Settlement/Closing fee to escrow co.: $621.25 -- General fee from the escrow company for handling all the details. Seems reasonable, except they've split out some more fees below. Overall the total escrow fees ($621.25 + $445) seems perhaps twice what I would expect to pay.
Detailed Escrow Fees (see below): $445.00 -- All junk fees IMHO, should be included above.
Prepare docs/email fee: $200
Loan tie-in fee: $175
Federal express: $40
Messenger fee: $30
Title insurance (lender's coverage): $400.00 -- Typical fee. In my state the amount is set by law, so you could call any title company in NLV and ask them if $400 is correct. The amount charged is based on your loan amount.
Sub-escrow fee: $62.50 -- No clue, never seen it before; sounds like junk to me.
Lender's Endorsement: $125.00 -- No clue.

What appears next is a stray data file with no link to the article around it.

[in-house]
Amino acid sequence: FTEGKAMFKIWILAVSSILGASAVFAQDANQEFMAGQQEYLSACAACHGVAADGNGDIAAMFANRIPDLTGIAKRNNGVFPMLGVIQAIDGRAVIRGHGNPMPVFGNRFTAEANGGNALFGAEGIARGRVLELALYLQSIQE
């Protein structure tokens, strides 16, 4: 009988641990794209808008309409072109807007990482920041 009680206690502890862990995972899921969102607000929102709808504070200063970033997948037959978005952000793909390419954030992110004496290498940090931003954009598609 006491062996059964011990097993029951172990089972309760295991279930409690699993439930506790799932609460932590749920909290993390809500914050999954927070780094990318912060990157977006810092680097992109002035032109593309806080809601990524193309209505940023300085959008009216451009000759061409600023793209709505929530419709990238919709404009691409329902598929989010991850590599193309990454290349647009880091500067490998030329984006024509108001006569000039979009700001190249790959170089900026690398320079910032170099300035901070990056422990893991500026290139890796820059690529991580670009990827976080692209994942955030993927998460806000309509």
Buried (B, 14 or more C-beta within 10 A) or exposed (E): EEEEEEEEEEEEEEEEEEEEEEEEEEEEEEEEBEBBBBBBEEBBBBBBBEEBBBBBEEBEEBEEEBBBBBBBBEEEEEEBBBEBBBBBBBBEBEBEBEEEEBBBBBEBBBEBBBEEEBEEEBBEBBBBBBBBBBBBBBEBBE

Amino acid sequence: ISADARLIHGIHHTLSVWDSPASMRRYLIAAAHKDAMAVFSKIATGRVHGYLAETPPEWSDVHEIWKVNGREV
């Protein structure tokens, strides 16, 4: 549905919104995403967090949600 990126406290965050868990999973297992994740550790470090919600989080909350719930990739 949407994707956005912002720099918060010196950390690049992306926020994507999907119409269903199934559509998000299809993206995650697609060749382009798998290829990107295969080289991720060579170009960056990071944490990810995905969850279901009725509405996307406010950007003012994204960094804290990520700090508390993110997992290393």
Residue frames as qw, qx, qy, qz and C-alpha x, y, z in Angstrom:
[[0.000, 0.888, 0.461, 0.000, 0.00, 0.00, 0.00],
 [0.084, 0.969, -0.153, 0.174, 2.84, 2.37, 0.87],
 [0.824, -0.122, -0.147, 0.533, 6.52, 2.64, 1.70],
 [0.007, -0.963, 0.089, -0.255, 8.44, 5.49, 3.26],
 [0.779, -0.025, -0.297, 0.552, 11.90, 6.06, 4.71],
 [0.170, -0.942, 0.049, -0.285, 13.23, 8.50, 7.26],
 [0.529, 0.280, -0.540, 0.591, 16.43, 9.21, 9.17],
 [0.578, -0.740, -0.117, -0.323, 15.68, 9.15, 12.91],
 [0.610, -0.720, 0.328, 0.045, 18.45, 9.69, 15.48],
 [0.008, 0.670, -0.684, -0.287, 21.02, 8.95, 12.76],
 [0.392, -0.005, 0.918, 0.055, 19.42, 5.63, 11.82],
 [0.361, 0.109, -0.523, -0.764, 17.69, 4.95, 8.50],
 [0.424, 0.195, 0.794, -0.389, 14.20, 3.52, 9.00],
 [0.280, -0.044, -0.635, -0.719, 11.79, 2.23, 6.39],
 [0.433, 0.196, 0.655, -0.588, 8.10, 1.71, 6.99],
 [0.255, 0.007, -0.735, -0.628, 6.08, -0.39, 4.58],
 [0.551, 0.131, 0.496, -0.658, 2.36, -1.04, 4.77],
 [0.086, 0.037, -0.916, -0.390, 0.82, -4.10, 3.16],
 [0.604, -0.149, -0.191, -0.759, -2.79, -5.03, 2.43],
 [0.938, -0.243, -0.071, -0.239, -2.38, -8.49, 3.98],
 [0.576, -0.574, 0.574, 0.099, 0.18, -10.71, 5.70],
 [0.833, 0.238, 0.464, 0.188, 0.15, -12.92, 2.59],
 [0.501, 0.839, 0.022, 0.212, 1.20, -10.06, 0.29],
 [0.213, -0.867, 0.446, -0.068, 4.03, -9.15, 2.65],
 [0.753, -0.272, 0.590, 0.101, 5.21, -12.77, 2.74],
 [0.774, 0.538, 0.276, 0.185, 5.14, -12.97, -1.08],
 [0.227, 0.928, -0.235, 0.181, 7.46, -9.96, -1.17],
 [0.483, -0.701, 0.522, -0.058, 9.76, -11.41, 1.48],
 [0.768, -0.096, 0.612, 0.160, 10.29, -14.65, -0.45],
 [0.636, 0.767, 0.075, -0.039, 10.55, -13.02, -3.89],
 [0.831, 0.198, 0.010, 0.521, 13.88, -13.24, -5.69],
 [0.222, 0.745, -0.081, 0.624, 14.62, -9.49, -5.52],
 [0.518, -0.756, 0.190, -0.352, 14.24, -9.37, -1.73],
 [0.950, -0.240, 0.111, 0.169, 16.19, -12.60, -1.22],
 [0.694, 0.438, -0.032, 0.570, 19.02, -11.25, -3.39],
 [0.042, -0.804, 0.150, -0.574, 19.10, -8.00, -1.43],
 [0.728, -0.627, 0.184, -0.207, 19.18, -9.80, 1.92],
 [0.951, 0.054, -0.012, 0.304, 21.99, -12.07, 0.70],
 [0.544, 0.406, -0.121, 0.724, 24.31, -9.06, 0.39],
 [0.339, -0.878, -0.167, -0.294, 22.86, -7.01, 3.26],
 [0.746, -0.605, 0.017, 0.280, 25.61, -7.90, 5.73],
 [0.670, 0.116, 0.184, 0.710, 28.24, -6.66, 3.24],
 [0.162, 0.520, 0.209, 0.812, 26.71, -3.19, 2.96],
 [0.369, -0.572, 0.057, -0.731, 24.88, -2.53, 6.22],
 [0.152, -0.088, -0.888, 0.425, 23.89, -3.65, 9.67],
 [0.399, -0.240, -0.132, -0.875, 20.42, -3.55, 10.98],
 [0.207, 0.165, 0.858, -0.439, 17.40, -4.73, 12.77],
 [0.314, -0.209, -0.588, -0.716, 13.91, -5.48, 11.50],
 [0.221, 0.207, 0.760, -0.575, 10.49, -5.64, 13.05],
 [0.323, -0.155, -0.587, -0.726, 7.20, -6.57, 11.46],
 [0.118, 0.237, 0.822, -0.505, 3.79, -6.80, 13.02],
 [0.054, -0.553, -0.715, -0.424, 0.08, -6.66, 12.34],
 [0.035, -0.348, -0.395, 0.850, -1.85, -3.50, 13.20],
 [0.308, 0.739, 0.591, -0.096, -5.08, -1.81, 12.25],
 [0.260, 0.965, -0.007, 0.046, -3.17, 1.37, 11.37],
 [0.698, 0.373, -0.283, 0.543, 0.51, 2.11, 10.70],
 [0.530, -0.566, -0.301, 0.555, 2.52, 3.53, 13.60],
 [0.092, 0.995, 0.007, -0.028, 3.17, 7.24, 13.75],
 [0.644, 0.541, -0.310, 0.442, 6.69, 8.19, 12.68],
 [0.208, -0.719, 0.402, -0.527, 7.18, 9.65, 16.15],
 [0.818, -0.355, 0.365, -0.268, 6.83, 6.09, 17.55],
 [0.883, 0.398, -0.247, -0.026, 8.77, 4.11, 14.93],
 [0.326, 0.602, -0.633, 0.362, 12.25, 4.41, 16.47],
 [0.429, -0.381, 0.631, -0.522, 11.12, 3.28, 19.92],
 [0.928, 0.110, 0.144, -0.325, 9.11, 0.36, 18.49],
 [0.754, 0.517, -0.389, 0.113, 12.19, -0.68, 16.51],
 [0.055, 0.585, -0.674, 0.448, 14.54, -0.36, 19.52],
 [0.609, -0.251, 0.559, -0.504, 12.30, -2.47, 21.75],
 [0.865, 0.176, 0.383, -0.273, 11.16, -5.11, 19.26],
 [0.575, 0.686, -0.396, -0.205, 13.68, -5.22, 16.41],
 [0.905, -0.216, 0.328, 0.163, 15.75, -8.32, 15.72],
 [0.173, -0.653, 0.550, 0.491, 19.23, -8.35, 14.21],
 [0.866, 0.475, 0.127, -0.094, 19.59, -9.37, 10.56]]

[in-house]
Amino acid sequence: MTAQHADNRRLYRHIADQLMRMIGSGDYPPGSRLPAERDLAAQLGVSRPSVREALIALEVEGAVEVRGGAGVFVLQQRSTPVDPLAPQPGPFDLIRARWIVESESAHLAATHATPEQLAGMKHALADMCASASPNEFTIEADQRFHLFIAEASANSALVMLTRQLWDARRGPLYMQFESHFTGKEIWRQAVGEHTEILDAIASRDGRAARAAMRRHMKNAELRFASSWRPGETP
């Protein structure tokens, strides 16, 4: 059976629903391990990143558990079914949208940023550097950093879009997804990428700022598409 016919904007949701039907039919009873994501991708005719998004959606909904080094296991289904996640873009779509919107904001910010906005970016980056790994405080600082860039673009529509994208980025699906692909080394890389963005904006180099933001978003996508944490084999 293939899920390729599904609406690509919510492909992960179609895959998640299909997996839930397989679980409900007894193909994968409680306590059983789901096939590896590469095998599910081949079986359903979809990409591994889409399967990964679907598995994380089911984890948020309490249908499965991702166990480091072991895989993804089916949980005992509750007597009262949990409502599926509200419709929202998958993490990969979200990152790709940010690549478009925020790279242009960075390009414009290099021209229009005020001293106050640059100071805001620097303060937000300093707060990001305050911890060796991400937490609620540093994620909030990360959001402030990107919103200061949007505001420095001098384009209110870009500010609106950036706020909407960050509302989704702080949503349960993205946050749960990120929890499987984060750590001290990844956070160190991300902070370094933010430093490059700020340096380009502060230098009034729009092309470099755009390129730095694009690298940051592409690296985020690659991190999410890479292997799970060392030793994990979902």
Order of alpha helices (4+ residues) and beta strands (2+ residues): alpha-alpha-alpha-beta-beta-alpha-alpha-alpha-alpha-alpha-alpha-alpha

Additional fees (see below): $656.15
Messenger fee: $30 -- How does this differ from the $30 messenger fee above?
2008-2009: 2nd Install. Taxes: $626.15 -- How does this differ from the county taxes above?
Recording fees (Deed/mortgage): $105.00 -- Necessary, but seems high to me.
Messenger fee: $50.00 -- How does this differ from the messenger fees above?
Quarterly HOA dues (Oct/Nov/Dec): $33.00 -- Just make sure the HOA credits your account with this payment. Fees seem on the low side.
Transfer Fee to Company "X": $275.00 -- Sounds like a junk fee.
Document fee to Company "X": $200.00 -- Sounds like a junk fee.
Capitalization fee to Company "X": $400.00 -- Sounds like a junk fee.
Notary Signing fee: $175.00 -- Sounds like a junk fee. The title company should be able and willing to notarize anything at closing for free or for a nominal fee.
Funds hels for: Refundable padding: $500.00 -- Not sure. Sounds silly to me.